Fes­tive Freddo!

Huddersfield Daily Examiner - - FRONT PAGE -

WELL then, here we go. The tum­ble to­wards Christ­mas be­gins, with its blend of twinkly lights, fra­grant trees, over­heated shops, non-stop Cliff Richard and mil­i­tary-style cam­paigns at the su­per­mar­ket.

Where I can smugly sit by, pat­ting my pile of al­ready-wrapped Christ­mas presents, I re­alise that for some of you, es­pe­cially those with fam­i­lies, time may be a lit­tle tighter and any short­cuts that can be made in the next few weeks will be gladly taken.

So for the next few Fri­day pieces I’ll be giv­ing you a few ideas for recipes that can be made well in ad­vance and for­got­ten about while you get down to all the im­por­tant stuff like late-night shop­ping and or­gan­is­ing the in-laws.

This week, we be­gin with a ter­rific choco­late dessert that you can make to­mor­row, pop in the freezer and un­veil 20 min­utes be­fore you eat it.

It’s a vari­a­tion of the clas­sic Ital­ian semifreddo.

A rich, meringue-based frozen par­fait that has a de­light­ful dense, smooth tex­ture, half­way be­tween a mousse and an ice-cream, which, as the name im­plies, is at its best when served when just start­ing to de­frost, so it’s still ice-cold, but smooth and creamy and spoon­able.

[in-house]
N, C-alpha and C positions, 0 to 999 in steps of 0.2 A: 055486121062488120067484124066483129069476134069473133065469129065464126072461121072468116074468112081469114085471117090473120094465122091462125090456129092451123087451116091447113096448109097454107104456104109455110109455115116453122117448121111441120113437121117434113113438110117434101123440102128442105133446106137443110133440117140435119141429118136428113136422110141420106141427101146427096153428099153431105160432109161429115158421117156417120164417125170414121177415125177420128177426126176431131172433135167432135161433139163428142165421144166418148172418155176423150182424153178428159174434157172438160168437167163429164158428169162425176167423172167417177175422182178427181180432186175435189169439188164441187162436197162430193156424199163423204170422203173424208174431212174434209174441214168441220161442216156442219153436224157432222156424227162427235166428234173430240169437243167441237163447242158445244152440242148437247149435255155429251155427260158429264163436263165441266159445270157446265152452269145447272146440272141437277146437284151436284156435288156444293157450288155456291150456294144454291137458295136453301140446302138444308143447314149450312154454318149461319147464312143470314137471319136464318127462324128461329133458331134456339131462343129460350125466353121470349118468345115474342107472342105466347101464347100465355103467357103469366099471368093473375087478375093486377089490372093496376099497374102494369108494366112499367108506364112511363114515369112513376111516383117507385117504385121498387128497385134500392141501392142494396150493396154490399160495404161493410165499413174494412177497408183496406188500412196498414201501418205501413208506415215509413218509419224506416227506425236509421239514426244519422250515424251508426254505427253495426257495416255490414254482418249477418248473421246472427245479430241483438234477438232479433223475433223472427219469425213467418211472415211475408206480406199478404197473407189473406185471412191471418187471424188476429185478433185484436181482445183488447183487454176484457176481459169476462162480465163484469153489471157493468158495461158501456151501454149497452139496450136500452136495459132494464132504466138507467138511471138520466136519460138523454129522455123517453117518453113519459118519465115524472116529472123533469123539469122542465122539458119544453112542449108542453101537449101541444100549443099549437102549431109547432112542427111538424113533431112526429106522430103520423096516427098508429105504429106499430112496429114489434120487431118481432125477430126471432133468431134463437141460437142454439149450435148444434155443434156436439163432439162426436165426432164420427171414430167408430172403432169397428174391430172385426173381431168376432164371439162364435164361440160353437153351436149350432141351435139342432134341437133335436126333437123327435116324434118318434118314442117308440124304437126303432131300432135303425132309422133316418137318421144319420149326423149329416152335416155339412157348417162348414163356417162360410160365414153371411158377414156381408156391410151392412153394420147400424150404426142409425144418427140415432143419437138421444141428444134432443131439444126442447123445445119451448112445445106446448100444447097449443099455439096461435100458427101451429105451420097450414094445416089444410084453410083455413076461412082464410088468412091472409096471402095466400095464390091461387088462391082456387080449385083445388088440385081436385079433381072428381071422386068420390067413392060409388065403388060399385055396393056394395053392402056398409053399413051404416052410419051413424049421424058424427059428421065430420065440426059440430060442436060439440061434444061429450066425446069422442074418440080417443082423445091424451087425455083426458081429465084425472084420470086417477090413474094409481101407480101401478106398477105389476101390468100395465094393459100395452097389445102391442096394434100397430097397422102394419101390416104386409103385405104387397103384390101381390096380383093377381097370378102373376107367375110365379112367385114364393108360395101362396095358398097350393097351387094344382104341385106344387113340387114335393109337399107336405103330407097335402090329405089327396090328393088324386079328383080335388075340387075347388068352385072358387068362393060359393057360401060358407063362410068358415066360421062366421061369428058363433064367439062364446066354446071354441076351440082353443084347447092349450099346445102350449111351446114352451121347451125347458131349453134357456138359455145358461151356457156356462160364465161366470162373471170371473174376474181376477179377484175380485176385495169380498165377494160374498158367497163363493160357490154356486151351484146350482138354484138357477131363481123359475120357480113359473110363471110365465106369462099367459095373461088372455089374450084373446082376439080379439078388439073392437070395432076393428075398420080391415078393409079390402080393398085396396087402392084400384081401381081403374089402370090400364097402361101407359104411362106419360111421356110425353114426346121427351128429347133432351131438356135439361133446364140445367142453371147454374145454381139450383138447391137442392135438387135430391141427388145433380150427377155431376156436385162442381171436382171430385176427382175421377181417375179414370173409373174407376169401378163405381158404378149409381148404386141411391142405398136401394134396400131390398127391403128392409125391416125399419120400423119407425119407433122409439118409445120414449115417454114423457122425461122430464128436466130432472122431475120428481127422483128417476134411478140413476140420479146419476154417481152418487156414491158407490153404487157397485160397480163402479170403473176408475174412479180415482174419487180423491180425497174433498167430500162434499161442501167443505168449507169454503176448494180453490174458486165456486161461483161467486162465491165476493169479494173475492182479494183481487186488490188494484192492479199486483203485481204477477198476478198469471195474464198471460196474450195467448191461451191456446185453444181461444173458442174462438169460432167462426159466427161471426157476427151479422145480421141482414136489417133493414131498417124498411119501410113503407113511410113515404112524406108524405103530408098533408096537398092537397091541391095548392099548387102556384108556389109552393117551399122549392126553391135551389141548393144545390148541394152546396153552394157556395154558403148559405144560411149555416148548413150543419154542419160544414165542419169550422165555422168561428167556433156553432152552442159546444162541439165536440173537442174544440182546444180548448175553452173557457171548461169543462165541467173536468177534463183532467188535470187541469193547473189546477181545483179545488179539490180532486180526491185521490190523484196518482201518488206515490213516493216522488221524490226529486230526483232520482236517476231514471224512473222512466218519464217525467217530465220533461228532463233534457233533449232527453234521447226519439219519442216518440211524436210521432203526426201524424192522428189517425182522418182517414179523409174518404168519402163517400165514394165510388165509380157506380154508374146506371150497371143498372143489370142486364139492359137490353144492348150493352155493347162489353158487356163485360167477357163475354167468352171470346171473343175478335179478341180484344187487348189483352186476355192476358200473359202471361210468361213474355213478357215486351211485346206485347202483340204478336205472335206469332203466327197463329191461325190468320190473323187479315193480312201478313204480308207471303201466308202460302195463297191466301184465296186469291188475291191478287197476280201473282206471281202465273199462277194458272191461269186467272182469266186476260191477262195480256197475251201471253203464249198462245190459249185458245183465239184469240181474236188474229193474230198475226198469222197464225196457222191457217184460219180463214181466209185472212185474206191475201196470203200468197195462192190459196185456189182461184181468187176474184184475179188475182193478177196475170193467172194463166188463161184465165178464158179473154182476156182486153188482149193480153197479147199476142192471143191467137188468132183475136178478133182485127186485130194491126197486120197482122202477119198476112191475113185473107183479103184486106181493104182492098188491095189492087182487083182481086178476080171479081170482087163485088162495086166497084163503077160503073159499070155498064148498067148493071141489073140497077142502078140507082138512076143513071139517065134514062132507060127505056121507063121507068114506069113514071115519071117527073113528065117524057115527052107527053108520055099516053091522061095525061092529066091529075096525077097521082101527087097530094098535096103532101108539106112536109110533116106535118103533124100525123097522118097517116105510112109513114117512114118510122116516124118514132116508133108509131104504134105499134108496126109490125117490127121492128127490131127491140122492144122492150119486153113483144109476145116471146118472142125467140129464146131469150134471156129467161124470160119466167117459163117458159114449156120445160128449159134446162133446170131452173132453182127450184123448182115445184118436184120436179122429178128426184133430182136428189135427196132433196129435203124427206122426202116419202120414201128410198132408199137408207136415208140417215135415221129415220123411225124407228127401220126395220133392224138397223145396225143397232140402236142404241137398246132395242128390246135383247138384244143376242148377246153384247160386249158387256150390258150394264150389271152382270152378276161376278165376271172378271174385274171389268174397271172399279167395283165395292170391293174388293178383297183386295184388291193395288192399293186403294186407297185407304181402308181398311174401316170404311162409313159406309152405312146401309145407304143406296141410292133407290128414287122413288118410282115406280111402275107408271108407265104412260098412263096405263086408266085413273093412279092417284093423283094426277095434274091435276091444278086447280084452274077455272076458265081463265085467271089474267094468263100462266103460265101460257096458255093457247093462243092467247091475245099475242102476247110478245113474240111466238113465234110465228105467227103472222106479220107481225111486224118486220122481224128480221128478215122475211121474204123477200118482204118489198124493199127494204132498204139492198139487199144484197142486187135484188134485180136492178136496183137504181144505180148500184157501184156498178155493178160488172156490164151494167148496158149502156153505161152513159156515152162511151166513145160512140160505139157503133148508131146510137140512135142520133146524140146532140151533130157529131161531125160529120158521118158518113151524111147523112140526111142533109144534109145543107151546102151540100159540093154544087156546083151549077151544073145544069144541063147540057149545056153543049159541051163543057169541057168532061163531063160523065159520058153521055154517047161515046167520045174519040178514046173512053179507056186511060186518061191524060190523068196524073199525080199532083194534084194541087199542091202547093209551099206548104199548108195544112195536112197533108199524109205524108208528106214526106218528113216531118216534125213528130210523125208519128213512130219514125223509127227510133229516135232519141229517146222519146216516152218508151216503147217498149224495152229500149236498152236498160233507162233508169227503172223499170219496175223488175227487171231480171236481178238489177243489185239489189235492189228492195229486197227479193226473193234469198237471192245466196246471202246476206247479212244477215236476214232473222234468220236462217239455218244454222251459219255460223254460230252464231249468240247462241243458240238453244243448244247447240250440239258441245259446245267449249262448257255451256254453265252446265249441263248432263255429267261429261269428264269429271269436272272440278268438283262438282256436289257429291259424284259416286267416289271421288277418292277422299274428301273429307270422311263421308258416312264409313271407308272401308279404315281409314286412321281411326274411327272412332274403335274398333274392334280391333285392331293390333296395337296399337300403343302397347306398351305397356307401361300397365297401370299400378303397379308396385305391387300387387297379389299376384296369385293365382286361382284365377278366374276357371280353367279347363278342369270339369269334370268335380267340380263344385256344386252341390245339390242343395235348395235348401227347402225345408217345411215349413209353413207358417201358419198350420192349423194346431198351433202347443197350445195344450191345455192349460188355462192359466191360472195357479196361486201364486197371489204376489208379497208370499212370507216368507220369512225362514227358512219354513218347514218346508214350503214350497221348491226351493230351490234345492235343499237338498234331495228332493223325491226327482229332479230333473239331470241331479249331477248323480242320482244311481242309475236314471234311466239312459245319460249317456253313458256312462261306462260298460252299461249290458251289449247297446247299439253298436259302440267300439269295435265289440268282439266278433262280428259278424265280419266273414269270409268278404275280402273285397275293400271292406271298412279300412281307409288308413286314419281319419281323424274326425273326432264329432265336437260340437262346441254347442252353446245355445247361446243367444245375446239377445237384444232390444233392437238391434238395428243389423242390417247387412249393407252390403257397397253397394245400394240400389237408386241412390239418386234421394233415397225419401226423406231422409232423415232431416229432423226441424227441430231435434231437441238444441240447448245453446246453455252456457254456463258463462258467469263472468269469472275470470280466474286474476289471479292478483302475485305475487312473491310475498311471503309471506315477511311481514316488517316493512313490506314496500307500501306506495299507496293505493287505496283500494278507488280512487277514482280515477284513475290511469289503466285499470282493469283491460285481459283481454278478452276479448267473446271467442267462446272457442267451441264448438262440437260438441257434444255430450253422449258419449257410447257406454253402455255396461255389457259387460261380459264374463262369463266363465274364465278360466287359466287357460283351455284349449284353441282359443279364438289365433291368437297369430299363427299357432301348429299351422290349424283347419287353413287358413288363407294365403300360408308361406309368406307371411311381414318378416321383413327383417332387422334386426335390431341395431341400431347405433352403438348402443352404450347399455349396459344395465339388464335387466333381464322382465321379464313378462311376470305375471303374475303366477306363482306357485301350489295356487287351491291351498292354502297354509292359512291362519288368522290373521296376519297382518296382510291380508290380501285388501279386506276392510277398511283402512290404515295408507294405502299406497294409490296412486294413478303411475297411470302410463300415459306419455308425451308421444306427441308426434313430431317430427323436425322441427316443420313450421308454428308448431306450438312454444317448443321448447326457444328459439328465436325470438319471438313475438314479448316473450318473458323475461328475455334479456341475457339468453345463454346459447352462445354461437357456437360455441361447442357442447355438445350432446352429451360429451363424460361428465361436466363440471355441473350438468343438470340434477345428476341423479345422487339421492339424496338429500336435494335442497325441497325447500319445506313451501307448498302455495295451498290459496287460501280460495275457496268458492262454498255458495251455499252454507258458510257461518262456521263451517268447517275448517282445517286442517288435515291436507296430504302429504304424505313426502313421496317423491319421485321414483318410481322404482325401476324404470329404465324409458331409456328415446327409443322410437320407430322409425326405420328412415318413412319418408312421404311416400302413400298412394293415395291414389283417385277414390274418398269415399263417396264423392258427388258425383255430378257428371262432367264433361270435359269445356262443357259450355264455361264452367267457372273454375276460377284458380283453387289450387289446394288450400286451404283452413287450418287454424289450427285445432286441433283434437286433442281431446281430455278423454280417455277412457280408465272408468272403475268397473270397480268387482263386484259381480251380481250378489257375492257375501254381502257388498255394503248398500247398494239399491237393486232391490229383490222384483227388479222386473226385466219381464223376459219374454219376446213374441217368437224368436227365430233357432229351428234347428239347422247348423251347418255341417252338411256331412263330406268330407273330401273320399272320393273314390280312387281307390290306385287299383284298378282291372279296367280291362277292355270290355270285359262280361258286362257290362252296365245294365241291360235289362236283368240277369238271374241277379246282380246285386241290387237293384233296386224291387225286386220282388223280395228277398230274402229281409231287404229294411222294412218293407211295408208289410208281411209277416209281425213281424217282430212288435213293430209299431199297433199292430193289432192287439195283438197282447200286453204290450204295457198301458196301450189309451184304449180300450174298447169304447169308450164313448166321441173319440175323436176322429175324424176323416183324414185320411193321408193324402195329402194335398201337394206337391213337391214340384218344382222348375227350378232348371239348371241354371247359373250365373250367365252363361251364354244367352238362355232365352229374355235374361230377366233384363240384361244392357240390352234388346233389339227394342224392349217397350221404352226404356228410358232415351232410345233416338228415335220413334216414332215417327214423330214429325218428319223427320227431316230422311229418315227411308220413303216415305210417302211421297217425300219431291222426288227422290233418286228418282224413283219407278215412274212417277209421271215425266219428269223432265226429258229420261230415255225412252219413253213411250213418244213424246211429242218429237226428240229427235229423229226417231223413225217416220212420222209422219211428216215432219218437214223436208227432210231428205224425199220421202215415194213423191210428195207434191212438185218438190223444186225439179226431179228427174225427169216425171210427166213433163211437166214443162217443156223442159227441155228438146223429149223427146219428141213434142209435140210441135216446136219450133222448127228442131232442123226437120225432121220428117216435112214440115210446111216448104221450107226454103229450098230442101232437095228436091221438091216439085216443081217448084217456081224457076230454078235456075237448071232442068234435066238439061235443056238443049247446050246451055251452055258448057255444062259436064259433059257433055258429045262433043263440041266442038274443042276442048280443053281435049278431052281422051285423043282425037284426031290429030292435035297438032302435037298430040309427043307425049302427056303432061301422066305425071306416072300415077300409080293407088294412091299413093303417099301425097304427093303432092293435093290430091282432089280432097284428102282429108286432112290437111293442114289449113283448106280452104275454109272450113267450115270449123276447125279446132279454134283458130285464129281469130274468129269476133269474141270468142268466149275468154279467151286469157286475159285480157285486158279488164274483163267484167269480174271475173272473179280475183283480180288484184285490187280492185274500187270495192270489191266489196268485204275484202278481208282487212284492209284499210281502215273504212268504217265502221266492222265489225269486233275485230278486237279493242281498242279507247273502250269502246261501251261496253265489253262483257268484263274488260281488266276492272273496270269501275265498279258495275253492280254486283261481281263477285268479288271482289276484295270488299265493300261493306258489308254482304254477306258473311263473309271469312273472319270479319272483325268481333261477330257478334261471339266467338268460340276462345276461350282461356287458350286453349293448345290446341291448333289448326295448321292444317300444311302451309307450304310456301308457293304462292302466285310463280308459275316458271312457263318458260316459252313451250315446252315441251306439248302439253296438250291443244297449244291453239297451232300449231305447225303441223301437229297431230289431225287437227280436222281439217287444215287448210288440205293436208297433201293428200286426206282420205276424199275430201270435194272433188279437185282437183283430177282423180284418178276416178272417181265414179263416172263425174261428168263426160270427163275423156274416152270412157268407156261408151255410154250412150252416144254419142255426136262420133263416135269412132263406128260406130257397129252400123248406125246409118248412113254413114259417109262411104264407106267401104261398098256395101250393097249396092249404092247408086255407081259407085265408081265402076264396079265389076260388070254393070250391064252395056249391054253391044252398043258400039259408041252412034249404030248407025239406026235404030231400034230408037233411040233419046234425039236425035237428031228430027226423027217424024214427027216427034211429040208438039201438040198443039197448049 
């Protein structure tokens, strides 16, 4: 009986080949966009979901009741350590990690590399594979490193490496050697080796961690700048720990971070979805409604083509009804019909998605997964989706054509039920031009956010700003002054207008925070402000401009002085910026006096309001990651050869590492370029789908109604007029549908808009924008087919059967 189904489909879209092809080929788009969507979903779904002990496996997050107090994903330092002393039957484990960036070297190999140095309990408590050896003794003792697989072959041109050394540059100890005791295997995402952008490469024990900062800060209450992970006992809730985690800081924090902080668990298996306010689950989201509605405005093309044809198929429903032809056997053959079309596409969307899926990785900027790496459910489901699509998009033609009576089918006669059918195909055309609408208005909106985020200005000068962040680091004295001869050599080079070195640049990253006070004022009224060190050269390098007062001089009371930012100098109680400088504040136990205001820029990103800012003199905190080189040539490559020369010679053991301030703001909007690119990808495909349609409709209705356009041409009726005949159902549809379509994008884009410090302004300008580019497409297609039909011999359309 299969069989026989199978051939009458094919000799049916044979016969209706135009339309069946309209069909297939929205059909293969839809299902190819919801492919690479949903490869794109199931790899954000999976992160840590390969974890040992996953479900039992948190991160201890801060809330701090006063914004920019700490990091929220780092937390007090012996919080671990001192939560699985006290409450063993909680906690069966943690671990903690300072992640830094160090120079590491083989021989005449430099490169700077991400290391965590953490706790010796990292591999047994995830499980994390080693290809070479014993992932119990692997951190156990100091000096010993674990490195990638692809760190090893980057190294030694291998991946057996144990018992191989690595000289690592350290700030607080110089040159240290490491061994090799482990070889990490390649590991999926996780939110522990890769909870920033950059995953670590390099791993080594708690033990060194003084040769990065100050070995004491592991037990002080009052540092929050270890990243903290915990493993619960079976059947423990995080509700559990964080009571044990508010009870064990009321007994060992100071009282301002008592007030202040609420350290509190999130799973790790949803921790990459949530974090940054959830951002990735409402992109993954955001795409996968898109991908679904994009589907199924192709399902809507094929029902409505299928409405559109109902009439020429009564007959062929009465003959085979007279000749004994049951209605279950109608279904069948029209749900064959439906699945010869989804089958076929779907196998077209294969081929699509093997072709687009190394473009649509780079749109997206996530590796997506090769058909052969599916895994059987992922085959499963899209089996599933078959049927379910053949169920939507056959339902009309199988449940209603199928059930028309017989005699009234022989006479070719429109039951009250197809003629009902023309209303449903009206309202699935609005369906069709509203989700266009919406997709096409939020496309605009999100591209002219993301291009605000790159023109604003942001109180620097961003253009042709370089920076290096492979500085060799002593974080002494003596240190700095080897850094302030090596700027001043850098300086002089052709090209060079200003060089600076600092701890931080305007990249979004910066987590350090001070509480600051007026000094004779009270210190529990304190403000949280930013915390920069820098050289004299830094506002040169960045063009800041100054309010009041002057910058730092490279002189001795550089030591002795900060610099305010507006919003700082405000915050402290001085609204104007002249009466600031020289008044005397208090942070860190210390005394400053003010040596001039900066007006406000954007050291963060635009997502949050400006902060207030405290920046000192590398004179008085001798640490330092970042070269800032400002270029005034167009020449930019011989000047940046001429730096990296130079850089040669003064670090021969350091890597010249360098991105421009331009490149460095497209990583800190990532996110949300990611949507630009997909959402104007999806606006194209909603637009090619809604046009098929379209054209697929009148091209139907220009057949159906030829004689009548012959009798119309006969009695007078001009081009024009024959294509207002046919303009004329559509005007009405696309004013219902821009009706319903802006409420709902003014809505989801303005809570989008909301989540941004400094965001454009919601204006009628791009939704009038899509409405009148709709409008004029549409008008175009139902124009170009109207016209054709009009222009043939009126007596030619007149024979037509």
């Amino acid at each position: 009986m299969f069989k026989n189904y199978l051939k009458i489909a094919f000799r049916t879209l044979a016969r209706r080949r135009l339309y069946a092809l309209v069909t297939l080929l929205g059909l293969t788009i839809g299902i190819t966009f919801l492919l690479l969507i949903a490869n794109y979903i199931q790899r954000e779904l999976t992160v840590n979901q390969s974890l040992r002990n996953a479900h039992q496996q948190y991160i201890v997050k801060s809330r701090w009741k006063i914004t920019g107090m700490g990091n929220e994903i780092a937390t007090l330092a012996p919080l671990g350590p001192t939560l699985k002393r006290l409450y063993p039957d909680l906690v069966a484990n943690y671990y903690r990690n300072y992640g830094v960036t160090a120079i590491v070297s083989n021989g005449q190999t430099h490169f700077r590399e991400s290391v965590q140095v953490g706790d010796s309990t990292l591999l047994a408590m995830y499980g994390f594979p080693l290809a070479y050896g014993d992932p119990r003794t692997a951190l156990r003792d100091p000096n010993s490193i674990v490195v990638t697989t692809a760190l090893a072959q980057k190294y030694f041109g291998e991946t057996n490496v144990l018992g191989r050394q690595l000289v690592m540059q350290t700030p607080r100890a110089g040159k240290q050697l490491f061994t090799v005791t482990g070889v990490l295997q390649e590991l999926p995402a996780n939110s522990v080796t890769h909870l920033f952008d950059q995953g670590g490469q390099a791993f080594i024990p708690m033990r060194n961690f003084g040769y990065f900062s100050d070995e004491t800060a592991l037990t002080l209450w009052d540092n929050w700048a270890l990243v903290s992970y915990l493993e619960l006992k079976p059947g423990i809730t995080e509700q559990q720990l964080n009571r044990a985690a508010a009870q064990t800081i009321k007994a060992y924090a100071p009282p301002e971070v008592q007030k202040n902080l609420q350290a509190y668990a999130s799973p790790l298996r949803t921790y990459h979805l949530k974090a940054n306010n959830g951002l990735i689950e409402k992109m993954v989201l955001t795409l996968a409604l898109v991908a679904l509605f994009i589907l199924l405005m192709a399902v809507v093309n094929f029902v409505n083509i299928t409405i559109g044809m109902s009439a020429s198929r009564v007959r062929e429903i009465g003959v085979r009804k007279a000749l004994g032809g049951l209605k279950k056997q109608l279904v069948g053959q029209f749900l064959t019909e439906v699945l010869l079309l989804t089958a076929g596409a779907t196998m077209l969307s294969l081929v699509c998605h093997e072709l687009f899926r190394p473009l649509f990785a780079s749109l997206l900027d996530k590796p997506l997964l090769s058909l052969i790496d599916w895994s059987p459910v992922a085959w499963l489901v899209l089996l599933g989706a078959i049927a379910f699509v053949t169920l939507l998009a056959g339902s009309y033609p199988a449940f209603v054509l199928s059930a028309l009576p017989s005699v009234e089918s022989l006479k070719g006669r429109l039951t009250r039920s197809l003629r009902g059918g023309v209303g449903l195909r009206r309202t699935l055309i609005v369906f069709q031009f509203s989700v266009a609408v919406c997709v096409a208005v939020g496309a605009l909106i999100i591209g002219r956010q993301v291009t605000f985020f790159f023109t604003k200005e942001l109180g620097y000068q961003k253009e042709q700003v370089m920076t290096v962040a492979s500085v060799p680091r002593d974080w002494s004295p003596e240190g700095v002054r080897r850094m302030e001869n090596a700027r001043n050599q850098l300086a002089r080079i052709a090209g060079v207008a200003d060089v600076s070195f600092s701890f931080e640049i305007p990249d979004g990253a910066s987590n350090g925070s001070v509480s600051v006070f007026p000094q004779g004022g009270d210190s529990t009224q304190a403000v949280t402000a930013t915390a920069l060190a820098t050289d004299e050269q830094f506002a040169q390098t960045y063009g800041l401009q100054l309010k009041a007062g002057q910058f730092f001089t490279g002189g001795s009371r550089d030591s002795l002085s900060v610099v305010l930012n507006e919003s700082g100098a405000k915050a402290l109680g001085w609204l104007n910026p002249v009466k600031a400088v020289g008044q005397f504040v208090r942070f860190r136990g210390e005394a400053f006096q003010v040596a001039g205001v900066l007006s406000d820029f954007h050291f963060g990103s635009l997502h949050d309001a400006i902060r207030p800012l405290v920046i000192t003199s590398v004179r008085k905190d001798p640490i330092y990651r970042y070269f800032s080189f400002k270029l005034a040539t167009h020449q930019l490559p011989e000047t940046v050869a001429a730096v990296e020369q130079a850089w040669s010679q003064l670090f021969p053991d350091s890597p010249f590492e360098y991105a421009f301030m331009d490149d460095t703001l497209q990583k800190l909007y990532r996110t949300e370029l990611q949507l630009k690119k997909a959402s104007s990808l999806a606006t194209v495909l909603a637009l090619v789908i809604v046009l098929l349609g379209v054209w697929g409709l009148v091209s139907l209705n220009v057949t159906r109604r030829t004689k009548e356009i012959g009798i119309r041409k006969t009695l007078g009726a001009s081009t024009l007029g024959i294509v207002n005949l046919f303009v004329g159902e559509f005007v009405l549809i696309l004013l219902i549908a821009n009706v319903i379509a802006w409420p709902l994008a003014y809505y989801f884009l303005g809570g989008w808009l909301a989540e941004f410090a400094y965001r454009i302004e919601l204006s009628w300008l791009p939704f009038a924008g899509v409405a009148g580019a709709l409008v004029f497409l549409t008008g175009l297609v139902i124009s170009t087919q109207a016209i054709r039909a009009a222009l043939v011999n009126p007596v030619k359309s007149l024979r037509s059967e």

My ver­sion crosses the Alps to the Black For­est, to take in the in­flu­ence of Ger­many’s clas­sic Sch­warzwalder Kirschtorte.

This bril­liant cake is one we’re all fa­mil­iar with – lay­ers of rich choco­late sponge, whipped cream and cher­ries; a more har­mo­nious com­bi­na­tion you’d be hard pressed to find.

So my semifreddo is a creamy choco­late mousse set on a crunchy base made with choco­late wafers and di­ges­tive bis­cuit, with a hid­den layer of cherry jam, and we serve the dish in gen­er­ous wedges with noth­ing more com­pli­cated than a dol­lop of whipped cream, some choco­late shav­ings and some pre­served cher­ries.

These spe­cial Amarena cher­ries are my ab­so­lute favourites, small and sweet, but with a hint of tart­ness that stops them be­ing cloy­ing, and they sit in a clear deep pur­ple syrup that’s the only sauce you need to fin­ish off this dish in style.

They’re read­ily avail­able in many su­per­mar­kets and deli-type shops, or on­line, and I im­plore you to try and find them – look for the pretty blue and white flow­ery jars and the name Fab­bri, the pro­duc­ers of the best ones.

Other­wise, tinned cher­ries or even a home-made com­pote will be fine.

But as you’ll see, the cru­cial thing here is the ease of serv­ing – you’ll have an easy, sim­ple al­ter­na­tive to Christ­mas Pud­ding (I’ll be­lay my con­fu­sion here at why any­one doesn’t like Xmas Pud!) that can be made in an hour, and wrapped up tightly in the freezer, ready to be de­frosted as you clear away the turkey plates.

It’s a real time-saver, and ut­terly lux­u­ri­ous.

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